He stood to watch the ever-running stream, Tears, wrung from secret shame, suffused his eyes,
In which, reflected upward to his eyes,

When in the east he saw the sun arise: [burn'd
He giddily look'd down upon the skies,

Pride quickly check'd them :

- young

ambition For thus he feign'd in his ecstatic mood

For bolder enterprize, as he return'd.
To summon divination from the flood.
His steady view a floating object cross'd;

“ Through snares and deaths pursuing fame and

power,
His eye pursued it till the sight was lost.-

He scorn'd his flock from that adventurous hour,
An outcast infant in a fragile bark !
The river whirl'd the willow-woven ark

And, leagued with monsters of congenial birth,
Down tow'rds the deep; the tide returning bore

Began to scourge and subjugate the earth.

Meanwhile the sons of Cain, who will’d the soil,
The little voyager unharm'd to shore:
Him in his cradle-ship securely bound

By noble arts had learn’d to lighten toil;
With swathing skins at eve the Goatherd found.

Wisely their scatter'd knowledge he combined ;
Nurst by that foster-sire, austere and rude,

Yet had an hundred years matured his mind, Midst rocks and glens, in savage solitude,

Ere with the strength that laid the forest low,
Among the kids, the rescued foundling grew,

And skill that made the iron furnace glow,
Nutrition from whose shaggy dams he drew,

His genius launch'd the keel, and sway'd the helm,
Till baby-curls his broader temples crown’d,

(His throne and sceptre on the watry realm,) And torrid suns his flexile limbs embrown'd:

While from the tent of his expanded sail,
Then as he sprang from green to florid age,

He eyed the heavens and flew before the gale,
And rose to giant stature, stage by stage,

The first of men whose courage knew to guide He roam'd the vallies with his browsing fock,

The bounding vessel through the refluent tide.
And leapt in joy of youth from rock to rock,

Then swore the giant, in his pride of soul,
Climb'd the sharp precipice's steepest breast,

To range the universe from pole to pole,
To seize the eagle brooding on her nest,

Rule the remotest nations with his nod,
And rent his way through matted woods, to tear

To live a hero, and to die a god.”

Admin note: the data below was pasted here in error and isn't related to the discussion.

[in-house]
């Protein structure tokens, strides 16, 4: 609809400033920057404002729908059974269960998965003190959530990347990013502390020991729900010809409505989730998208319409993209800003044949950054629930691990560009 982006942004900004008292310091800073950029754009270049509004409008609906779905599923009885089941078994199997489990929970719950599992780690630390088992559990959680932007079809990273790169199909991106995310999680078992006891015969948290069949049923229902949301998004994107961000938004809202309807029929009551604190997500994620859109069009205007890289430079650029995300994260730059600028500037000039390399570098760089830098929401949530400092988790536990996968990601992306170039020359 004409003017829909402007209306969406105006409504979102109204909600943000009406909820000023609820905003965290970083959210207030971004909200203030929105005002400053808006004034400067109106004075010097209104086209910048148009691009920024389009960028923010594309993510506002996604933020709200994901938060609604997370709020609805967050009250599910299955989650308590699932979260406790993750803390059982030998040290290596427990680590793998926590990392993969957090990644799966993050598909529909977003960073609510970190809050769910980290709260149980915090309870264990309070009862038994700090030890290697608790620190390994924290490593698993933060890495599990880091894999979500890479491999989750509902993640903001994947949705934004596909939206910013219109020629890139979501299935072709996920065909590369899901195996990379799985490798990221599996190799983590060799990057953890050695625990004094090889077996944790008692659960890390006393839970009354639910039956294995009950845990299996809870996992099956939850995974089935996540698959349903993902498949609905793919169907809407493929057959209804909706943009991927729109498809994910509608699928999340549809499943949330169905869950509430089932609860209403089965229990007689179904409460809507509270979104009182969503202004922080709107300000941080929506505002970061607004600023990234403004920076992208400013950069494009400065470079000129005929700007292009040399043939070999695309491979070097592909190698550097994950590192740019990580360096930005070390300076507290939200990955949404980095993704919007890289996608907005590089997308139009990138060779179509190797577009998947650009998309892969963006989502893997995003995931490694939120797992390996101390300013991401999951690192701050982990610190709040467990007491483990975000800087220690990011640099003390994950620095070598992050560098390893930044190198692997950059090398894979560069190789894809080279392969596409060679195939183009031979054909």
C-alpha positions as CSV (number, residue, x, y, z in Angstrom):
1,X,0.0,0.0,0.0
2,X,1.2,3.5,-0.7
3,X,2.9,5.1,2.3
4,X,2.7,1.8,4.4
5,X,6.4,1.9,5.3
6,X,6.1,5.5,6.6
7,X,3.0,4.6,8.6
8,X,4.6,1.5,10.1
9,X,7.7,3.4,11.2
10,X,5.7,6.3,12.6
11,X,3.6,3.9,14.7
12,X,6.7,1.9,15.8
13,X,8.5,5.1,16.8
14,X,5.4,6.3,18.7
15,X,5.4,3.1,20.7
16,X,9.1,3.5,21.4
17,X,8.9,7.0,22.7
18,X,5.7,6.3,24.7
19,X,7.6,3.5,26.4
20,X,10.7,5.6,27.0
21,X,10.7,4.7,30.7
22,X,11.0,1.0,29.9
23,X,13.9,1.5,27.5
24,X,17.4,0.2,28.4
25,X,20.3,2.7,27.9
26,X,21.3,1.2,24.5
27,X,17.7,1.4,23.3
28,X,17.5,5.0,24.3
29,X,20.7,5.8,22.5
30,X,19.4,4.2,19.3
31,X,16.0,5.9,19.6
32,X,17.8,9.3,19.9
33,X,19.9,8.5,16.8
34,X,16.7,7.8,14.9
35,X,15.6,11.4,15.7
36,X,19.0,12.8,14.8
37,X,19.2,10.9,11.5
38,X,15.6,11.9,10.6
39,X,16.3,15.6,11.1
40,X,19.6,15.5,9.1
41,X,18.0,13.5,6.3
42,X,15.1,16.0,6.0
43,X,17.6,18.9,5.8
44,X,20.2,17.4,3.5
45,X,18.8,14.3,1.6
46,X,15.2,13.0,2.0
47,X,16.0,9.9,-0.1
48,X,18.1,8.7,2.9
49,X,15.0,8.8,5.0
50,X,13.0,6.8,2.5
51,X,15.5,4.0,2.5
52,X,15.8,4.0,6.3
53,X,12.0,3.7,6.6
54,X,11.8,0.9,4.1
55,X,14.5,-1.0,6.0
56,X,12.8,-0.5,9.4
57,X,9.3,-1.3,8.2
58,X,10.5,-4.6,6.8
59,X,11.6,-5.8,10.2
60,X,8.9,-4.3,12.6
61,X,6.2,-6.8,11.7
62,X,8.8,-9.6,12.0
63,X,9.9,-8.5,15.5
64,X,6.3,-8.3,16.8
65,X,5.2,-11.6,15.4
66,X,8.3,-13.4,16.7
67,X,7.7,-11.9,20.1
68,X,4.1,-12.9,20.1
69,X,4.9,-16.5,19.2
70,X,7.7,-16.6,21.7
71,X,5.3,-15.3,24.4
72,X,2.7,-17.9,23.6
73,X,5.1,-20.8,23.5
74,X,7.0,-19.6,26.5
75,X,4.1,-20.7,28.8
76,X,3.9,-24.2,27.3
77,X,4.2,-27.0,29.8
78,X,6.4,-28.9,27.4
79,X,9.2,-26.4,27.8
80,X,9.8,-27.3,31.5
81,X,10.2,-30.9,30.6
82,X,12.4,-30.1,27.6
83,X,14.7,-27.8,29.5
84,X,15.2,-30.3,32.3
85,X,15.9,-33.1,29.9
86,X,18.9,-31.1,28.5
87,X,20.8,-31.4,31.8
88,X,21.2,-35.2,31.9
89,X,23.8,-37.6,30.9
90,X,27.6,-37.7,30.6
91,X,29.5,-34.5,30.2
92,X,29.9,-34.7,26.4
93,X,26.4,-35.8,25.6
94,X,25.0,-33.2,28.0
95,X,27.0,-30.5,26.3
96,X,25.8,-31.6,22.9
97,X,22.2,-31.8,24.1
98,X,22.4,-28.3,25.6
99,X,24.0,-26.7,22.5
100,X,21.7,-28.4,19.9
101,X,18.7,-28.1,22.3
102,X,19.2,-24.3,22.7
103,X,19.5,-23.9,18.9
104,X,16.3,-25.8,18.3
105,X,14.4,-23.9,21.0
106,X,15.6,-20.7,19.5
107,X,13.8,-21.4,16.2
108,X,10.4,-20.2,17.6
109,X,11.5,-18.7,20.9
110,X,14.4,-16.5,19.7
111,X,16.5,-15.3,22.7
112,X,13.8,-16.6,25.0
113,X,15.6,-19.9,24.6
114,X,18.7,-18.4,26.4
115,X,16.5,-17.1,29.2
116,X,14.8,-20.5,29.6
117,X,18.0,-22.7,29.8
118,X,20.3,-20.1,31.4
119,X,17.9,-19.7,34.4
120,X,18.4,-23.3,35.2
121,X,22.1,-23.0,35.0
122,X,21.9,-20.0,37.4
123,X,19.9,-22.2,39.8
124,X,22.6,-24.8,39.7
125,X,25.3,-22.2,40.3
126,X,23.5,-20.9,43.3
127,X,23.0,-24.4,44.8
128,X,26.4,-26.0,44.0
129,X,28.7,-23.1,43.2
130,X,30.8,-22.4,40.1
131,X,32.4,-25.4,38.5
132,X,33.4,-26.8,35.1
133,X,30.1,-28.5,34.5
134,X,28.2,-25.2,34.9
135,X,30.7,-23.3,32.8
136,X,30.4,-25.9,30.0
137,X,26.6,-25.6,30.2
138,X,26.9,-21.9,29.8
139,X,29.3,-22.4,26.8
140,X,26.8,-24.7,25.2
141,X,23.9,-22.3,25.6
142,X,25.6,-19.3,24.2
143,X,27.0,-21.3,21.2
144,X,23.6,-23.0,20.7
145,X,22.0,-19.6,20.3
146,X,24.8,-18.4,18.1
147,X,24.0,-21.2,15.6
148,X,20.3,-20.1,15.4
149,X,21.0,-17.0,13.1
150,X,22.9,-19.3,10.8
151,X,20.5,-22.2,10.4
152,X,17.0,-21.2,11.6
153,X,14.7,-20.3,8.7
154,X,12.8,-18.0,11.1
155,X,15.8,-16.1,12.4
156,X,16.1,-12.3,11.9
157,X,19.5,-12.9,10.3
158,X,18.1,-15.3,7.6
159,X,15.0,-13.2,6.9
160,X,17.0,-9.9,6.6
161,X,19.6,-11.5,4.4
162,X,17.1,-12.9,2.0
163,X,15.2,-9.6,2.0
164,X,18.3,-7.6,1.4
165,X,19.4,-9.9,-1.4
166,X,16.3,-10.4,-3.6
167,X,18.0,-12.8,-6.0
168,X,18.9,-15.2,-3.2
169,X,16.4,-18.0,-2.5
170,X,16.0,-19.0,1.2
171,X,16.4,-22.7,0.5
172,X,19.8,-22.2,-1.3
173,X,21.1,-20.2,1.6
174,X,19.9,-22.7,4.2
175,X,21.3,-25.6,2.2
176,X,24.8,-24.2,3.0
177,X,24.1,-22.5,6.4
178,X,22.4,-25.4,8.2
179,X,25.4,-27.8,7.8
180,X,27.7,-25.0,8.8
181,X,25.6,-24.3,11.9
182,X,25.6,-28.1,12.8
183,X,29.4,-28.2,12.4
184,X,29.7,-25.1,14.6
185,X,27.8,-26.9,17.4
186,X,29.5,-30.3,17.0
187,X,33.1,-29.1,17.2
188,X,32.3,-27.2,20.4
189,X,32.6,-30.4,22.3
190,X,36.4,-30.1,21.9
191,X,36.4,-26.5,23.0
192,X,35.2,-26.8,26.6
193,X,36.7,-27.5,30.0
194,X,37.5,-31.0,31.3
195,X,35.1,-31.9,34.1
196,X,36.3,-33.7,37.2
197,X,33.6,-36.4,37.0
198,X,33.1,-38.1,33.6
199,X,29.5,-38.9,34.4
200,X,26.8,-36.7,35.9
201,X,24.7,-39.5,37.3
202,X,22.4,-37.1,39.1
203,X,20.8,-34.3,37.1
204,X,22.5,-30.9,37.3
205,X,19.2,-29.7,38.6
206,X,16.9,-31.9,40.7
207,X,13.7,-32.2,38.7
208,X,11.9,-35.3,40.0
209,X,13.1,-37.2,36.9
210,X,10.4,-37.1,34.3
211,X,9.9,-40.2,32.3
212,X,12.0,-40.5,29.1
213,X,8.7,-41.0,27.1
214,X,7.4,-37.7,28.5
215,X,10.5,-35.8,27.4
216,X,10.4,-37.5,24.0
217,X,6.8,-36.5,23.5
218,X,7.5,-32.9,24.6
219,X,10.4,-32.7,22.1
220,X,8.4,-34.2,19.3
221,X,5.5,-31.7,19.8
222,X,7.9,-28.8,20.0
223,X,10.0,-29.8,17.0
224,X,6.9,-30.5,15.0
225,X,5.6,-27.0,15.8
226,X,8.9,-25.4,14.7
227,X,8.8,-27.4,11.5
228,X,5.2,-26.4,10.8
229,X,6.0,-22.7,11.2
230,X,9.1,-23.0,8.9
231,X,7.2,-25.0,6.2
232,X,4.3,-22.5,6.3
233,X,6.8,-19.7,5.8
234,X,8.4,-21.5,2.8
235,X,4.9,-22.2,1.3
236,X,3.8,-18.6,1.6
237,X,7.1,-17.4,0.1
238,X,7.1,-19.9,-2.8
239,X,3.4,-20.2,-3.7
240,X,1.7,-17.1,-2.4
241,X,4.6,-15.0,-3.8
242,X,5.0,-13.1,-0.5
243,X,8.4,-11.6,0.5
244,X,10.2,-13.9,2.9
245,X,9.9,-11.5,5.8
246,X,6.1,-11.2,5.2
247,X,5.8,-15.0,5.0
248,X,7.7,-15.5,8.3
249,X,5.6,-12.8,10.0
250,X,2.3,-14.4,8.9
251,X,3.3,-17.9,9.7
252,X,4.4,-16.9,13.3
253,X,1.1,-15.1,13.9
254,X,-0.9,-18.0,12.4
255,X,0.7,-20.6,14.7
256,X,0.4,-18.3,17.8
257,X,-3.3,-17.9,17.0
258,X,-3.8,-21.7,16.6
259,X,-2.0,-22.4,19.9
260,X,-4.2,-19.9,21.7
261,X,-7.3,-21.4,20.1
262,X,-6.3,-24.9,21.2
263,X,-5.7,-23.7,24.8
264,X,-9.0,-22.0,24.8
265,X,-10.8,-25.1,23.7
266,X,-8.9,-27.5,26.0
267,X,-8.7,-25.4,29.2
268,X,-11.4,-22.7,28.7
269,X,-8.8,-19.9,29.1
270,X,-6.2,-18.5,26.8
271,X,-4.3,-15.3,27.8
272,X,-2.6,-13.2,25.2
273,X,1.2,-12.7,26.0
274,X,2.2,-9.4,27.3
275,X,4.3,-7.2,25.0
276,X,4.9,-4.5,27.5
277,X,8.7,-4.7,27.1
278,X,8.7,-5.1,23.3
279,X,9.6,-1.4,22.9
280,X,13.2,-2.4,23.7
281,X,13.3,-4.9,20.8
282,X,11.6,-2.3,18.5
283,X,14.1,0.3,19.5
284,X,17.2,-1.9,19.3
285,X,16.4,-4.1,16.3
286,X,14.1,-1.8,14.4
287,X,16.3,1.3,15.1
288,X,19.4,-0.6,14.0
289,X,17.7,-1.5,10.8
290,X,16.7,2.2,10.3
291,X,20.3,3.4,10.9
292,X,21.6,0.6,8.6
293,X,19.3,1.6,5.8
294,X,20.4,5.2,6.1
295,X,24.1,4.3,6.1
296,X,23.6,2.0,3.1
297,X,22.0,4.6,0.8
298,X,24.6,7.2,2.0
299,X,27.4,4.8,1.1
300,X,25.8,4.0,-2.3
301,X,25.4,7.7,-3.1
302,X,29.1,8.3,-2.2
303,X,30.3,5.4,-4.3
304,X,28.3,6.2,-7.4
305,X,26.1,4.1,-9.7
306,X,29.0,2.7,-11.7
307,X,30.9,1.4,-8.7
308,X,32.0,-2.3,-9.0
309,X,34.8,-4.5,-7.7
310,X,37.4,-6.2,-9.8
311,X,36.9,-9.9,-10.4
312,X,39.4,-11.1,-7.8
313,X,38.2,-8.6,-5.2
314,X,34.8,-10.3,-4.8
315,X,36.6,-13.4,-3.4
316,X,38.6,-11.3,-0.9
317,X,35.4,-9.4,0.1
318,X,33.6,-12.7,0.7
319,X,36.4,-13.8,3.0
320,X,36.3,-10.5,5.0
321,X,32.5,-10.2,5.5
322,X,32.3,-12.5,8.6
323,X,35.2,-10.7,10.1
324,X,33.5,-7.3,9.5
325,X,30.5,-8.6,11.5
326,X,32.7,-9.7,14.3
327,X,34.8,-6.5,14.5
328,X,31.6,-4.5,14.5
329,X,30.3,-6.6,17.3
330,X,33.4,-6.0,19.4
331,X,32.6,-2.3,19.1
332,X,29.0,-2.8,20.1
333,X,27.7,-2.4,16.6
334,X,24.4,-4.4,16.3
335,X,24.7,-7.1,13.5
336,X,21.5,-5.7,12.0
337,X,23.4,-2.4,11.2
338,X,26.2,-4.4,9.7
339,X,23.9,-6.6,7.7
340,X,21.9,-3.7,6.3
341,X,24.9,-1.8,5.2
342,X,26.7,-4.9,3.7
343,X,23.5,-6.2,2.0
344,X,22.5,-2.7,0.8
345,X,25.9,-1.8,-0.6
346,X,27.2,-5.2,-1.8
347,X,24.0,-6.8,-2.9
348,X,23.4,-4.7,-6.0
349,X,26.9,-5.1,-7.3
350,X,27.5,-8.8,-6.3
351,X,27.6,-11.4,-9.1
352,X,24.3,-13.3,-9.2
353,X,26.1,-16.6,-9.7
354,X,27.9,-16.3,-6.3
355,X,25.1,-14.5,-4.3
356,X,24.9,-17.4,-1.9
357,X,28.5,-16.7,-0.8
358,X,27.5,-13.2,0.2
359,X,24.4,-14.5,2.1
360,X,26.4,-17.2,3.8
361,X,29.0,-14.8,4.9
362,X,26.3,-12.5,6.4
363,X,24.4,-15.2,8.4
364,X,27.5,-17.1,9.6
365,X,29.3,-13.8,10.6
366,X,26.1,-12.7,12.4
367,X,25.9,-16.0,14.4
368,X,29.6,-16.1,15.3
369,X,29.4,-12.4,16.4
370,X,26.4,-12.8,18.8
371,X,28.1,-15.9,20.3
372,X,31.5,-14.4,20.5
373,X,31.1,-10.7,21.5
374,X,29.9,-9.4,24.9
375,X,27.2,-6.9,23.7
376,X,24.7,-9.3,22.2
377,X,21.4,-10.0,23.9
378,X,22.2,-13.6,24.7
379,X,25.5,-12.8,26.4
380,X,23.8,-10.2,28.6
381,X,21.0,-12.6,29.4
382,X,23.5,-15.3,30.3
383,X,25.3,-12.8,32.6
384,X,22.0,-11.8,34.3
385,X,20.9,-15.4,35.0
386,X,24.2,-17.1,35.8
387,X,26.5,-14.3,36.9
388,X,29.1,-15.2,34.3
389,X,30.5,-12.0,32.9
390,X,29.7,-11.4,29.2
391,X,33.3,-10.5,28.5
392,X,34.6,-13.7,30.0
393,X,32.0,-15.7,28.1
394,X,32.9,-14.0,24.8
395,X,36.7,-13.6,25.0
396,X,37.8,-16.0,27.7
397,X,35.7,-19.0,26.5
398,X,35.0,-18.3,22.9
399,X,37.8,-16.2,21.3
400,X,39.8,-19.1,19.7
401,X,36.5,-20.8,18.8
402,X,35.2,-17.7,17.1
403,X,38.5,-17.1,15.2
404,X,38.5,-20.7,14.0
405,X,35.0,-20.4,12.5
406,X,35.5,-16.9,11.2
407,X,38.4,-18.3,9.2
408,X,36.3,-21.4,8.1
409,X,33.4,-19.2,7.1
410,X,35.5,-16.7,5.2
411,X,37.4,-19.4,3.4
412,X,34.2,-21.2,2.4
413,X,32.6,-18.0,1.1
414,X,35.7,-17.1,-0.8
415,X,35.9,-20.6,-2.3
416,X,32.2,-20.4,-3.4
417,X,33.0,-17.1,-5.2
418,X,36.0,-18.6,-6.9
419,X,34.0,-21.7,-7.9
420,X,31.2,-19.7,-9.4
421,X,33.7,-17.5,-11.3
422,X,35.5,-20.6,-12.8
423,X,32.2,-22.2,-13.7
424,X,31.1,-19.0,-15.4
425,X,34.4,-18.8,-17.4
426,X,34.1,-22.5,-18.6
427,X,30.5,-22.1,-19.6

The skulking panther from his hidden lair.
A trodden serpent, horrible and vast,

ICE-BLINK AND AURORA BOREALIS.
Sprang on the heedless rover as he pass'd;
Limb lock'd o'er limb, with many a straitening fold

'Tis sunset: to the firmament serene
ches
Of orbs inextricabiy involved, he rollid

The Atlantic wave reflects a gorgeous scene:
On earth in vengeance, broke the twisted toils, Broad in the cloudless west, a belt of gold
Strangled the hissing fiend, and wore the spoils. Girds the blue hemisphere; above unroll'd
With hardy exercise, and cruel art,

The keen clear air grows palpable to sight,
To nerve the frame, and petrify the heart,

Embodied in a fush of crimson light,
The wizard train'd his pupil, from a span,

Through which the evening star, with mildergleam,
To thrice the bulk and majesty of man. [grace,

Descends to meet her image in the stream.
His limbs were sinewy strength; commanding

Far in the east, what spectacle unknown
And dauntless spirit sparkled in his face;

Allures the eye to gaze on it alone?
His arm could pluck the lion from his prey,

-Amidst black rocks, that lift on either hand
And hold the horn'd rhinoceros at bay,

Their countless peaks, and mark receding land;
His feet o'er highest hills pursue the hind,

Amidst a tortuous labyrinth of seas,
Or tire the ostrich buoyant on the wind.

That shine around the arctic Cyclades;

Amidst a coast of dreariest continent,
“ Yet 'twas the stripling's chief delight to brave In many a shapeless promontory rent;
The river's wrath, and wrestle with the wave; -O'er rocks, seas, islands, promontories spread,
When torrent rains had swoln the furious tide,

The Ice-Blink rears its undulated head,
Light on the foamy surge he loved to ride;

On which the sun, beyond th' horizon shrined,
When calm and clear the stream was wont to flow, Hath left his richest garniture behind ;
Fearless he dived to search the caves below.

Piled on a hundred arches, ridge by ridge,
His childhood's story, often told, had wrought

O'er fix'd and fluid strides the Alpine bridge,
Sublimest hopes in his aspiring thought.

Whose blocks of sapphire seem to mortal eye
-Once on a cedar, from its mountain throne

Hewn from cerulean quarries of the sky;
Pluckt by the tempest forth he sail'd alone,

With glacier-battlements, that crowd the spheres,
And reach'd the gulph ;-with eye of eager fire,

The slow creation of six thousand years,
And Alushing cheek, he watch'd the shores tire, Amidst immensity it towers sublime,

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WRITTEN AT LEAMINGTON, IN 1817, ON VIEWING

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-Winter's eternal palace, built by Time:

Greenland their world, and all was strange beside; All human structures by his touch are borne Elsewhere they wander'd; here they lived and died. Down to the dust;-mountains themselves are worn At length a swarthy tribe, without a name, With his light footsteps; here for ever grows,

Unknown the point of windward whence they came; Amid the region of unmelting snows,

The power by which stupendous gulphs they cros'd, A monument; where every flake that falls

Or compass'd wilds of everlasting frost, Gives adamantine firmness to the walls.

Alike mysterious ;-found their sudden way The sun beholds no mirror in his race,

To Greenland; pour'd along the western bay That shews a brighter image of his face;

Their straggling families; and seized the soil The stars, in their nocturnal vigils, rest

For their domain, the ocean for their spoil. Like signal fires on its illumined crest;

Skraellings the Normans callid these hordes in scorn, The gliding moon around the ramparts wheels,